# IoT Security Frameworks - Second Issue In this second instalment of IoT security Frameworks series, we look at Asymmetric cryptographic systems.
As we saw earlier, the problem with secret key cryptosystems was that the encryption and decryption keys were the same (or easily derived from the other) and that the keys had to be distributed to all users of the system. Since keys need to be protected from theft, the key distribution itself was a weak link in these systems.

To solve this problem, The Asymmetric cryptographic or Public key system was proposed. In this system a key pair - a Private key that is known only to the sender and a public key which is shared with the receiver – is used. Here the encryption and decryption keys are different from each other and the decryption key cannot be derived from the encryption key.

In a public key cryptosystem, the encryption and decryption algorithms E and D are such that they meet the following requirements, where P is the plaintext:

• D(E(P)) = P;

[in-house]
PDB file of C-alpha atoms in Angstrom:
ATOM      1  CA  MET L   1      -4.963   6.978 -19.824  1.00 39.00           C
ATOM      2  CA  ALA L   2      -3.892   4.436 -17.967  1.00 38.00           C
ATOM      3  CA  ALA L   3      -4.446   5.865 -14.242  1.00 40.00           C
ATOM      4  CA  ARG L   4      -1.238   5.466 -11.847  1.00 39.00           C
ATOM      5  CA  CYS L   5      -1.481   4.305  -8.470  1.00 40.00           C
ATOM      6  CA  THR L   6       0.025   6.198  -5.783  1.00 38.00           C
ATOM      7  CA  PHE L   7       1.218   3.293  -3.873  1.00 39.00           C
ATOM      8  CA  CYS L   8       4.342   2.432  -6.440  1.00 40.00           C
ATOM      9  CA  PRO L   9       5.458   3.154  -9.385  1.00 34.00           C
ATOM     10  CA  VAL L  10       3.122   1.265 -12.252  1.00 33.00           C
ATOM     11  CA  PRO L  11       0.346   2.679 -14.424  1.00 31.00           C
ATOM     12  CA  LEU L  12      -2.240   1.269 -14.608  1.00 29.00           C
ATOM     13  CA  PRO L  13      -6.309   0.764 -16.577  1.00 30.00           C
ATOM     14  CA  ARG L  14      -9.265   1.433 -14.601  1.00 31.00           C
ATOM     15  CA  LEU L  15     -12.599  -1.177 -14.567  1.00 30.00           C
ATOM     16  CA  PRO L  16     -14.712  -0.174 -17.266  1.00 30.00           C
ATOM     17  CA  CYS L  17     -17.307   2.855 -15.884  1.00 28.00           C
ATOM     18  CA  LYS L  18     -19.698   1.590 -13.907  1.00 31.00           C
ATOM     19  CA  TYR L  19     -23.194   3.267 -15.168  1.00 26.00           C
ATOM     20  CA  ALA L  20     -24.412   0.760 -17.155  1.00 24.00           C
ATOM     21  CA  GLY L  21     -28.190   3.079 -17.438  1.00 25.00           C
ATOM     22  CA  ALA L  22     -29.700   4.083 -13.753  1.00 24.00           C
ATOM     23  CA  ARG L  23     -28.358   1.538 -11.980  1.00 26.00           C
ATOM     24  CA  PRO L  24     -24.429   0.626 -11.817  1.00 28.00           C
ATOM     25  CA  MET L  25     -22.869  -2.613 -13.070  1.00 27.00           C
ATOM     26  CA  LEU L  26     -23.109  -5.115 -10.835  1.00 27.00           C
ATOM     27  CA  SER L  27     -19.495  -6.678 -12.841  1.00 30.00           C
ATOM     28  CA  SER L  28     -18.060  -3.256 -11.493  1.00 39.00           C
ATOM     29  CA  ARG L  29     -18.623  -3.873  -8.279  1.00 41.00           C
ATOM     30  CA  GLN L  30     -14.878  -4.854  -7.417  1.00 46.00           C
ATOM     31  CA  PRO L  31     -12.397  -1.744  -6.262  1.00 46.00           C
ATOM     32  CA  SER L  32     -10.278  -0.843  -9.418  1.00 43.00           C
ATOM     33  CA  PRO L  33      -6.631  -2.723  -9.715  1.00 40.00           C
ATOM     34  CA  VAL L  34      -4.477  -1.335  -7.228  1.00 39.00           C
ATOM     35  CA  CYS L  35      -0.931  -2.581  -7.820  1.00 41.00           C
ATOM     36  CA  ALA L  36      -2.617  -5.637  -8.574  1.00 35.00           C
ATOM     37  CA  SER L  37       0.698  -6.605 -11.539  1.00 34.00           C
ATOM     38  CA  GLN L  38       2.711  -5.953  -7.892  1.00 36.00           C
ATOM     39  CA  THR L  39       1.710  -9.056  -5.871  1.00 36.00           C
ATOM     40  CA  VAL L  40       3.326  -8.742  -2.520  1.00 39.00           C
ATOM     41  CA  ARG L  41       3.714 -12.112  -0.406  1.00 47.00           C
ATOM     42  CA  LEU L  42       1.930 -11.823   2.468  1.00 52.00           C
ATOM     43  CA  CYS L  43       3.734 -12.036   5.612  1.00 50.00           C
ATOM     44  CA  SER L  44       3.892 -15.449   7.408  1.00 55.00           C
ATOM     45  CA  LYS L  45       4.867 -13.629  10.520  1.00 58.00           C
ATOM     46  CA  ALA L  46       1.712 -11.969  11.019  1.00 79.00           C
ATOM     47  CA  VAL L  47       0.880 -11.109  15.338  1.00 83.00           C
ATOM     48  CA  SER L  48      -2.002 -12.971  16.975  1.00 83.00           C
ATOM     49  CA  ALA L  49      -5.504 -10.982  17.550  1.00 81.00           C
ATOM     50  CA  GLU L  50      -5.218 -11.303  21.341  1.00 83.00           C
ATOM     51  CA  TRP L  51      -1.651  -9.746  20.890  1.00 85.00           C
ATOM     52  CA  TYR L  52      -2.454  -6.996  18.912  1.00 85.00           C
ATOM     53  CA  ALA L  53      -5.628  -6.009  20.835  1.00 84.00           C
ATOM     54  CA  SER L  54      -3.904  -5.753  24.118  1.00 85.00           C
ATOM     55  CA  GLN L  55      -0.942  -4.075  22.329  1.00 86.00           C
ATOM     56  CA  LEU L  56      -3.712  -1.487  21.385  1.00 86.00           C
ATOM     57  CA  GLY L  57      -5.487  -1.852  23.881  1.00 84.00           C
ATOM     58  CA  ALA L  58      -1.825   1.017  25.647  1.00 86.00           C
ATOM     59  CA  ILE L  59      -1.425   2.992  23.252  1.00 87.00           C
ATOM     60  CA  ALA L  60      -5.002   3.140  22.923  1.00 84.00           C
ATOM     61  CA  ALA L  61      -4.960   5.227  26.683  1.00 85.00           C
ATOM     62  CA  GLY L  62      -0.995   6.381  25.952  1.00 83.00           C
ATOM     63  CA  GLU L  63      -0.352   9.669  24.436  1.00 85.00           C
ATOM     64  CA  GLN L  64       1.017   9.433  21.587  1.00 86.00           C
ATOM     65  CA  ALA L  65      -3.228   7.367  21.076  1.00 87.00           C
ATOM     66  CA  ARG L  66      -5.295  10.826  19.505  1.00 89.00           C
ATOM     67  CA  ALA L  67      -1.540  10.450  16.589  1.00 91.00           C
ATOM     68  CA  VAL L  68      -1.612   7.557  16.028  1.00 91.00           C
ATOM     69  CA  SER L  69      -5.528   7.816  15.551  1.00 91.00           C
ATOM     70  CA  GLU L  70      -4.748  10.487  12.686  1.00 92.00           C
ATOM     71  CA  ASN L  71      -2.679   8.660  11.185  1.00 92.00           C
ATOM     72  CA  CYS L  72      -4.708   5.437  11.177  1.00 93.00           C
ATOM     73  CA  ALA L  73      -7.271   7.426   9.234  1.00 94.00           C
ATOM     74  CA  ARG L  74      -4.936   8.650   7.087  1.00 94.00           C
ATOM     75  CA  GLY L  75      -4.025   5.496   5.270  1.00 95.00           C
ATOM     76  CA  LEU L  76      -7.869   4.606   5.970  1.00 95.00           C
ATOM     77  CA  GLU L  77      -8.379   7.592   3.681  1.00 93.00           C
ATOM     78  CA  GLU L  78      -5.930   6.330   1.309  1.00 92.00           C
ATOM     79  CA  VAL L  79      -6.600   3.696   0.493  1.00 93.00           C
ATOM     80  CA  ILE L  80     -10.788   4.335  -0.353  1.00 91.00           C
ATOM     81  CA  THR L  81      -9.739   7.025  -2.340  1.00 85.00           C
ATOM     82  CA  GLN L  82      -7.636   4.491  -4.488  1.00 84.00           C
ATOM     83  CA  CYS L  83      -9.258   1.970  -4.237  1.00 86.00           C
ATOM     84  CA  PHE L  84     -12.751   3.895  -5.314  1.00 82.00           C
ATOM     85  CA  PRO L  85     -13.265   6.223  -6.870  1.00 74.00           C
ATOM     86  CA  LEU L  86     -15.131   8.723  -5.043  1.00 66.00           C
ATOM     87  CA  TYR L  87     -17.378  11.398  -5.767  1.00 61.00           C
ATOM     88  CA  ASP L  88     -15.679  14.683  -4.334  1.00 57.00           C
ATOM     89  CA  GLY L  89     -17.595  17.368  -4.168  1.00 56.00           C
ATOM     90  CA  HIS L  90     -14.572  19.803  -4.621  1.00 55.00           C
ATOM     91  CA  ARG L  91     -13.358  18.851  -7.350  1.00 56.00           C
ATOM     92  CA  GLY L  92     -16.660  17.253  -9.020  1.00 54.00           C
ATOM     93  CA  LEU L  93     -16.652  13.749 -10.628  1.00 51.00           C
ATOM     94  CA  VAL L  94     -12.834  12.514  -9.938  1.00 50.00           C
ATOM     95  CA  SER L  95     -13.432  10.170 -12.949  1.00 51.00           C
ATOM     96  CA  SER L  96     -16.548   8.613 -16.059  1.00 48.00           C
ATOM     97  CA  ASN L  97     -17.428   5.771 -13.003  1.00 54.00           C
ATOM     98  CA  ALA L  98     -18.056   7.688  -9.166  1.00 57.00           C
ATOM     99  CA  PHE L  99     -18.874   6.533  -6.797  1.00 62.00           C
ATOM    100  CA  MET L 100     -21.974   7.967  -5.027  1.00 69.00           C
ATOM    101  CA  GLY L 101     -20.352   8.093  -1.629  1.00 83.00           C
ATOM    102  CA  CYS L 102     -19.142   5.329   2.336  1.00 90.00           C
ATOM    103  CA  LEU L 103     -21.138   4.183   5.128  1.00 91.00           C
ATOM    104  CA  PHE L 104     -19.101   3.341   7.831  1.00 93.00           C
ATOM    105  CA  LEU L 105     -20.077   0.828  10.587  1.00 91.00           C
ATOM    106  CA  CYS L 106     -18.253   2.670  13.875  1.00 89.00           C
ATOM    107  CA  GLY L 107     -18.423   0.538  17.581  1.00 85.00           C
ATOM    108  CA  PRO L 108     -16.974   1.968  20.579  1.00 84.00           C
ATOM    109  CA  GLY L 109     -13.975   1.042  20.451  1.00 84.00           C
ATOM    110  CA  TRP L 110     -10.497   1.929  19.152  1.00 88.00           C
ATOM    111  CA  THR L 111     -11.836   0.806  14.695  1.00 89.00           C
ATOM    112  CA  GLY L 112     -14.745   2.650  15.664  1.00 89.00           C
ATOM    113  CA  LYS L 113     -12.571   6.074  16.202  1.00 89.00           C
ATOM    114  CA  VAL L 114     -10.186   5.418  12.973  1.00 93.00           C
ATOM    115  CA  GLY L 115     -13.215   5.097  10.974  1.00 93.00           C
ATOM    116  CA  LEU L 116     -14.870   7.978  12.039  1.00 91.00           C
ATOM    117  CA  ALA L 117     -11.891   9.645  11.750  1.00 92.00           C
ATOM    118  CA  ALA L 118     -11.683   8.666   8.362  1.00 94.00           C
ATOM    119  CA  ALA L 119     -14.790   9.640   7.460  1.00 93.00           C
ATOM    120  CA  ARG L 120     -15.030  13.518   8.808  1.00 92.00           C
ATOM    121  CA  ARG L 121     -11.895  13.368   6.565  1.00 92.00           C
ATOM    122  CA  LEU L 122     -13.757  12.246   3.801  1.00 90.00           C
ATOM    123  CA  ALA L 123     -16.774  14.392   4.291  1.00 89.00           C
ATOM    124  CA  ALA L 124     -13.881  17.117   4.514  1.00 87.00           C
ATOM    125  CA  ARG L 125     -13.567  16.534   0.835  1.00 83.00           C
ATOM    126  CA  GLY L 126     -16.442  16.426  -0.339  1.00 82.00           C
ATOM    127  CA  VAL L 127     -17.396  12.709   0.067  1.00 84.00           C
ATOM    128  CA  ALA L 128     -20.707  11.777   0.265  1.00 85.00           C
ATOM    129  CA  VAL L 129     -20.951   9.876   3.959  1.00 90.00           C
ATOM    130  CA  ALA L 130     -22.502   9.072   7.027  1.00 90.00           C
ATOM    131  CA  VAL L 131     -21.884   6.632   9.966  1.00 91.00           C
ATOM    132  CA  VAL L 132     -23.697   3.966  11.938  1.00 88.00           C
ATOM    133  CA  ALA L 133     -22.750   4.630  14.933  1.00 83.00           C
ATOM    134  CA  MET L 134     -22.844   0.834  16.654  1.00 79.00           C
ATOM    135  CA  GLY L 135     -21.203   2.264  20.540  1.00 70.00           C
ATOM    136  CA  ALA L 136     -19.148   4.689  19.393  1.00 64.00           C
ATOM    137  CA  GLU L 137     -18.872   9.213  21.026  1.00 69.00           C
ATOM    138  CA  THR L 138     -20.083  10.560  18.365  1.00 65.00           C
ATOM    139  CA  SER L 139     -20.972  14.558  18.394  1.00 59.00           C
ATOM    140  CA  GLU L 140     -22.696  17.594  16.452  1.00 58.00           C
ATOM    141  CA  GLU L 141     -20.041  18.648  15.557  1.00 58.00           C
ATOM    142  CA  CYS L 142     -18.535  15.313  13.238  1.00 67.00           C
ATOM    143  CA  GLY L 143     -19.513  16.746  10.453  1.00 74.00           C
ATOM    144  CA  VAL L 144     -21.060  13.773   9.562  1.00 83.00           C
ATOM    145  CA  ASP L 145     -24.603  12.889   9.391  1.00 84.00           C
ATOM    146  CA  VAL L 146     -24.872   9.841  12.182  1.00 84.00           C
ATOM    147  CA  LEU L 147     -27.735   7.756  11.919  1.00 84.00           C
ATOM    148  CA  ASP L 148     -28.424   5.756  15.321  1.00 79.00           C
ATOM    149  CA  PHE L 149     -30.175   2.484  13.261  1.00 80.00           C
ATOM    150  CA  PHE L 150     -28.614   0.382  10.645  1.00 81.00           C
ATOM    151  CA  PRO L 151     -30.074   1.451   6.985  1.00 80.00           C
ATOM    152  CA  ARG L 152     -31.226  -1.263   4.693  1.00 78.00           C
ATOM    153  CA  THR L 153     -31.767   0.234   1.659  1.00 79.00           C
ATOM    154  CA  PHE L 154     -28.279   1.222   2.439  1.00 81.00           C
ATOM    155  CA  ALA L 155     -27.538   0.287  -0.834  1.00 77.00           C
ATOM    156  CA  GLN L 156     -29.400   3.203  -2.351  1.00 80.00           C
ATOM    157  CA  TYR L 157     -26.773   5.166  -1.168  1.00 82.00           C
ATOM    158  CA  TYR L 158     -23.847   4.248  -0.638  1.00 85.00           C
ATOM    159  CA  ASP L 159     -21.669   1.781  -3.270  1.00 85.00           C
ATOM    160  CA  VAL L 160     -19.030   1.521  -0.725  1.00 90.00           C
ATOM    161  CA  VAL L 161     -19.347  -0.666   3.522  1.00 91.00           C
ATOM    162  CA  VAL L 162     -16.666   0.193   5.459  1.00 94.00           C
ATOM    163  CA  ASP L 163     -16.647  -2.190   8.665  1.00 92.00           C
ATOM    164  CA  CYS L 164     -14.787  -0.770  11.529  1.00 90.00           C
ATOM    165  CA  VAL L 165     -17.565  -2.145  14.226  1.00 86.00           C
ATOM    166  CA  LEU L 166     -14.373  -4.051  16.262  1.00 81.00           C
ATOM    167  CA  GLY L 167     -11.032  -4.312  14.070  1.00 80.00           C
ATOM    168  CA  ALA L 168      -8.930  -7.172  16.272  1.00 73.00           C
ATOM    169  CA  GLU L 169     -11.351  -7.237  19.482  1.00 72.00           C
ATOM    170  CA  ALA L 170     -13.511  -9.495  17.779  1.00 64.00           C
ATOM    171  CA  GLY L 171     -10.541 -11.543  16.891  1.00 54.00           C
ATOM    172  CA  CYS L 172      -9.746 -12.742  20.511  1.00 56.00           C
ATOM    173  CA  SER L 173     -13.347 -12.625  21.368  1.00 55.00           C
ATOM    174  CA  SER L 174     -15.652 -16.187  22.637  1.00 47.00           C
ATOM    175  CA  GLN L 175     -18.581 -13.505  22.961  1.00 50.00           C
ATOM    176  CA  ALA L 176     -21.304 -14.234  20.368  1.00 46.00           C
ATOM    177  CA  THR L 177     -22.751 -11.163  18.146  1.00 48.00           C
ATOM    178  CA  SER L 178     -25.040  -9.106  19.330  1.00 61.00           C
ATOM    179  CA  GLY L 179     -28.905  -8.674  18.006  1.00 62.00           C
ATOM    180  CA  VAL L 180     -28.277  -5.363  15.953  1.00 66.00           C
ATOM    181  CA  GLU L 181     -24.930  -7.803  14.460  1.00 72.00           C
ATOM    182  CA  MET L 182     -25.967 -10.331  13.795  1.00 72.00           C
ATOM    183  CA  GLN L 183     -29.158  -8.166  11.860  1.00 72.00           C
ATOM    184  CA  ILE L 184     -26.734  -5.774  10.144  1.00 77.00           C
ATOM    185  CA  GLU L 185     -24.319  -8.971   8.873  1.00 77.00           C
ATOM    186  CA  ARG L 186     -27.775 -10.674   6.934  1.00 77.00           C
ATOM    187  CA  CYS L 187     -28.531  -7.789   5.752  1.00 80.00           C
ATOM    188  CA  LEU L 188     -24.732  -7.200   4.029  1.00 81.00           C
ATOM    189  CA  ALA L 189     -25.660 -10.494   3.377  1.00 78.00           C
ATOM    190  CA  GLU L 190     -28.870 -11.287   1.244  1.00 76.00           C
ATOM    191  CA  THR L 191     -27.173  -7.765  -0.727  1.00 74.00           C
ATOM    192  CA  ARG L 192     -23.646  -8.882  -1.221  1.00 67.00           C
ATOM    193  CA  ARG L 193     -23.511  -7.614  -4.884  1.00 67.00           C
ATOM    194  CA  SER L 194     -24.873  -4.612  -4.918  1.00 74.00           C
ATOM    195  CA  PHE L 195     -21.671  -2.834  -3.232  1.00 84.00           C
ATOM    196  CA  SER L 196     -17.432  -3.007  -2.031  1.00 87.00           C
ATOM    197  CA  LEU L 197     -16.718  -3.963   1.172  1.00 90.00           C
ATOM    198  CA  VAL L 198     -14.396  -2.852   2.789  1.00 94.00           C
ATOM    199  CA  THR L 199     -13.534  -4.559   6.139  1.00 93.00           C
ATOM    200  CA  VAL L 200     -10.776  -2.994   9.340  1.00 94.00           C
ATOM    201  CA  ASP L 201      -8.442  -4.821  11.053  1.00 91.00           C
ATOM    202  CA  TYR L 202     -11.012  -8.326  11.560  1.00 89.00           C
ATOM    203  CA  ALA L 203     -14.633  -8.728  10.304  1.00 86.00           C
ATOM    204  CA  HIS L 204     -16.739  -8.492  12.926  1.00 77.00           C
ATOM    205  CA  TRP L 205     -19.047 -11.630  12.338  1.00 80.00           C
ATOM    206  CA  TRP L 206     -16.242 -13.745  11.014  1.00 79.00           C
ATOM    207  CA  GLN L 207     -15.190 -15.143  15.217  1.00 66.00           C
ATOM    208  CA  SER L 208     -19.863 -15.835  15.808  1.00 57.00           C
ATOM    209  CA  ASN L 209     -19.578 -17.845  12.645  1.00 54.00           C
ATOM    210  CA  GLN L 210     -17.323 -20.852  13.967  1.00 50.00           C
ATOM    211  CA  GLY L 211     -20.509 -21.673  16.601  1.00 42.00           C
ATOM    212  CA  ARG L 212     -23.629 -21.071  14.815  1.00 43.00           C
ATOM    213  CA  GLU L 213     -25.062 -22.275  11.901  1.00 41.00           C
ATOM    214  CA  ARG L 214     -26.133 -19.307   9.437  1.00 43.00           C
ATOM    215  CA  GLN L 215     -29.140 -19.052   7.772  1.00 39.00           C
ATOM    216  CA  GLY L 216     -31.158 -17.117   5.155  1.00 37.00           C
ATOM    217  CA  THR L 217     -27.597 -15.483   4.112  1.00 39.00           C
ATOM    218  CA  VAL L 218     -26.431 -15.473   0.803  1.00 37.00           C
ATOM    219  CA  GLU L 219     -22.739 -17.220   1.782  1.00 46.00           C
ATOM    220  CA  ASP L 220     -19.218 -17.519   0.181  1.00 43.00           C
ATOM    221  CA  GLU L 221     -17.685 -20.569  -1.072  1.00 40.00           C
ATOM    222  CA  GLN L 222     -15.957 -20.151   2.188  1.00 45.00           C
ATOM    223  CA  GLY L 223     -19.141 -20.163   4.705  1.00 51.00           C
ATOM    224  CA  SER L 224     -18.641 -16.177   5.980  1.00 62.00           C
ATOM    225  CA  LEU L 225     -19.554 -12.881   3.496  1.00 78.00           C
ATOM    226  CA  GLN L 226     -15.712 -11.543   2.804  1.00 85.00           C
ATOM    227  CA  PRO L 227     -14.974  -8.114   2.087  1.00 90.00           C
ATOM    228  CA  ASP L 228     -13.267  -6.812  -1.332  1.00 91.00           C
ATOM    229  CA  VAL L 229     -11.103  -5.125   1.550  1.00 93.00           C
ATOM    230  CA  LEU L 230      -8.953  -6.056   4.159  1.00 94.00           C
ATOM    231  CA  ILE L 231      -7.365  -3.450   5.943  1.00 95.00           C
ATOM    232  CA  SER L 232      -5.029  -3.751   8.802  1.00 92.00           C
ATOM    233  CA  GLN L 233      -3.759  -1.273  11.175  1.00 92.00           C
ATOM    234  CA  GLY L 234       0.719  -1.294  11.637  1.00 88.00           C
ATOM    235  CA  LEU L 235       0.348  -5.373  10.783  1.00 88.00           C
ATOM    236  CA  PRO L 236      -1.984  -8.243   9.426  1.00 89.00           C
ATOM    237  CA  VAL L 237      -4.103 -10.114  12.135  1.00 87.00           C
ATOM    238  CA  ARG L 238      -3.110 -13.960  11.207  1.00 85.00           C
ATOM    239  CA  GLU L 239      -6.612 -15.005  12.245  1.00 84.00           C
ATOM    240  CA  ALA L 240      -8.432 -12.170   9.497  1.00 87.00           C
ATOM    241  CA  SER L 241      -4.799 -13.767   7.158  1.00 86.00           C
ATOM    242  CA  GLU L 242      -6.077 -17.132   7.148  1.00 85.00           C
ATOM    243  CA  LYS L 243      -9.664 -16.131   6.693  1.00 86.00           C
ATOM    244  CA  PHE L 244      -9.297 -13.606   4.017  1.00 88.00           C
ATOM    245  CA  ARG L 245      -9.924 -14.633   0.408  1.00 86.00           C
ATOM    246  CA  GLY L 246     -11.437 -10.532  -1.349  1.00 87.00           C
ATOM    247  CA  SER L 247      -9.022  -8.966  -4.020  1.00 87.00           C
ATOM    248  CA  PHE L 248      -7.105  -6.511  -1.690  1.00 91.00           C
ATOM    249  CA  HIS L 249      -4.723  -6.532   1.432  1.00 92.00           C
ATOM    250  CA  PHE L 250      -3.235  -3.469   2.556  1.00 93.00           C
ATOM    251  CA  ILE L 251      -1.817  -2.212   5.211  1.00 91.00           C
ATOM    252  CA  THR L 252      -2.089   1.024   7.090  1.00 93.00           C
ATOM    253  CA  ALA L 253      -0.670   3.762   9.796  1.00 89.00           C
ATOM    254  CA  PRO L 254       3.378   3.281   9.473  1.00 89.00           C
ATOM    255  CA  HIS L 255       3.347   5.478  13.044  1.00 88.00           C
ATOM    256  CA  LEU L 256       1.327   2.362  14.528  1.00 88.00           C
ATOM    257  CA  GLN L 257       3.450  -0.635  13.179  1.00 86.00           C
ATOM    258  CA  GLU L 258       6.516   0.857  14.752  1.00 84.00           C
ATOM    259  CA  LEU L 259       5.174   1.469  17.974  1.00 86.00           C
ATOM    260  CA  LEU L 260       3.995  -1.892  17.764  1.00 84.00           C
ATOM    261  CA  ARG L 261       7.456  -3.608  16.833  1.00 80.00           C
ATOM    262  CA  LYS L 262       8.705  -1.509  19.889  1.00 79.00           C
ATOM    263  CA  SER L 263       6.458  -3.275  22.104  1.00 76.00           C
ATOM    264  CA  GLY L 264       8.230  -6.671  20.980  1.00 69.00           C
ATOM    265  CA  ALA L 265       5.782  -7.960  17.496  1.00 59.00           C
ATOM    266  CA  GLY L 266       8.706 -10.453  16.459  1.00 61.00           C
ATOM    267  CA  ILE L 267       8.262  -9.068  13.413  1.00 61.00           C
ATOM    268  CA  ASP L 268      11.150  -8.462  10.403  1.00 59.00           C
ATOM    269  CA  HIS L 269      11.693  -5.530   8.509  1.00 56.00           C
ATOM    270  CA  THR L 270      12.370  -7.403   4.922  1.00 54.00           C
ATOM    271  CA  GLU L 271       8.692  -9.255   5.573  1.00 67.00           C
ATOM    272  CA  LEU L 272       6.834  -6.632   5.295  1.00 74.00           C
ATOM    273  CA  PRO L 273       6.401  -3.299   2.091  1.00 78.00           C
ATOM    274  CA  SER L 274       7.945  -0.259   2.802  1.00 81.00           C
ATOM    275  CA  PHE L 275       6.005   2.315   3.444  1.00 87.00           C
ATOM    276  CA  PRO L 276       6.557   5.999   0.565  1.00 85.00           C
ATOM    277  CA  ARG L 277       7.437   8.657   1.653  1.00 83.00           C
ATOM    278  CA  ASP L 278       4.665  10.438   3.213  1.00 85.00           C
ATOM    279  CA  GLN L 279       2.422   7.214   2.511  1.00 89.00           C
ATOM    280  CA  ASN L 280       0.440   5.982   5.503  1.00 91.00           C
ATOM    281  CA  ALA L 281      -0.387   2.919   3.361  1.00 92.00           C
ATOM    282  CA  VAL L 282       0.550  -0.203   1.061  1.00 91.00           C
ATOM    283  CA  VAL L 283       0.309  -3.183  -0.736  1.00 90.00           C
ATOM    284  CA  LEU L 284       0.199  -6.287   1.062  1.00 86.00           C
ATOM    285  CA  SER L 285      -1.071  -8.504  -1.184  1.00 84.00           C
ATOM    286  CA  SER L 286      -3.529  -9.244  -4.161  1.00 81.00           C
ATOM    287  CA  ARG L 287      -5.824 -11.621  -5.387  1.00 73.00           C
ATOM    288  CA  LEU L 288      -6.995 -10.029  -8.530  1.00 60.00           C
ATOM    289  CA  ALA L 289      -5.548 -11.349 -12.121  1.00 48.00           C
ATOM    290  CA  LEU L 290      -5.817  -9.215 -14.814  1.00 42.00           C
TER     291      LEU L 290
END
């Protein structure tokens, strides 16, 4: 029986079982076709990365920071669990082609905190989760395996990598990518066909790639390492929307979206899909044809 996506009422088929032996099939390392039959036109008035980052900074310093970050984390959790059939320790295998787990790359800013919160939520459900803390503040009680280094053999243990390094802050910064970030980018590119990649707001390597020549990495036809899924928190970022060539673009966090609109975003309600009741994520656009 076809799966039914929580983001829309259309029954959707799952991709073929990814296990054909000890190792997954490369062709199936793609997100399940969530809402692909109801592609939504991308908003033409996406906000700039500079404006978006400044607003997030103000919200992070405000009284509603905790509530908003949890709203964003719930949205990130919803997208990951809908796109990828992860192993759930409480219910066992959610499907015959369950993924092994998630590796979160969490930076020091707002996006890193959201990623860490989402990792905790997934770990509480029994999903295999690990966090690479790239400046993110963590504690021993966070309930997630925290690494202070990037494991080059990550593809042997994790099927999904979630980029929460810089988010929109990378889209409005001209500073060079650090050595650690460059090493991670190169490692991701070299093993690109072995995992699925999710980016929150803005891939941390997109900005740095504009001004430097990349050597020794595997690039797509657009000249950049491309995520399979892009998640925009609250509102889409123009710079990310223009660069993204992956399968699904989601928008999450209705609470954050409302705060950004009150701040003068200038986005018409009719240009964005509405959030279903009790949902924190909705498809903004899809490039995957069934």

• It is exceedingly difficult to deduce D from E;
• E cannot be broken by a chosen plaintext attack.

One of the early Asymmetric Cryptographic algorithms is RSA (named after its designers Rivest, Shamir and Adlernan) which satisfies all the above requirements.

This is a very good method and works as follows:
- Choose two large primes, p and q, typically greater than 10100.
- Compute n = p x q, and z = (p-1)(q-1).
- Choose a number d relatively prime to z.
- Find e such that e x d ≡ 1 (mod z).

Then divide the plaintext P (bit string) into blocks, so that each plaintext message P satisfies
0 <= P < n.

To encrypt, compute Ciphertext C = Pe(mod n). To decrypt C, compute P = Cd(mod n).

It can be proven that for all P in the specified range, the encryption and decryption functions are inverses. The public key consists of (e,n), the private key consists of (d,n).

The security of the method is based on the difficulty of factoring the product of two large primes. Because RSA uses very large primes, it is pretty slow when used to encrypt large volumes of data. Most RSA-based systems use public key cryptography for distributing one-time session keys for use with DES, IDEA or similar algorithms.

Though systems with RSA Encryption implementation have been around for decades, in addition to being slow, RSA is not very suitable when it comes to security of smaller devices and systems, especially IoT devices and systems. We will look at some other aspects of IoT Security Frameworks in the final issue.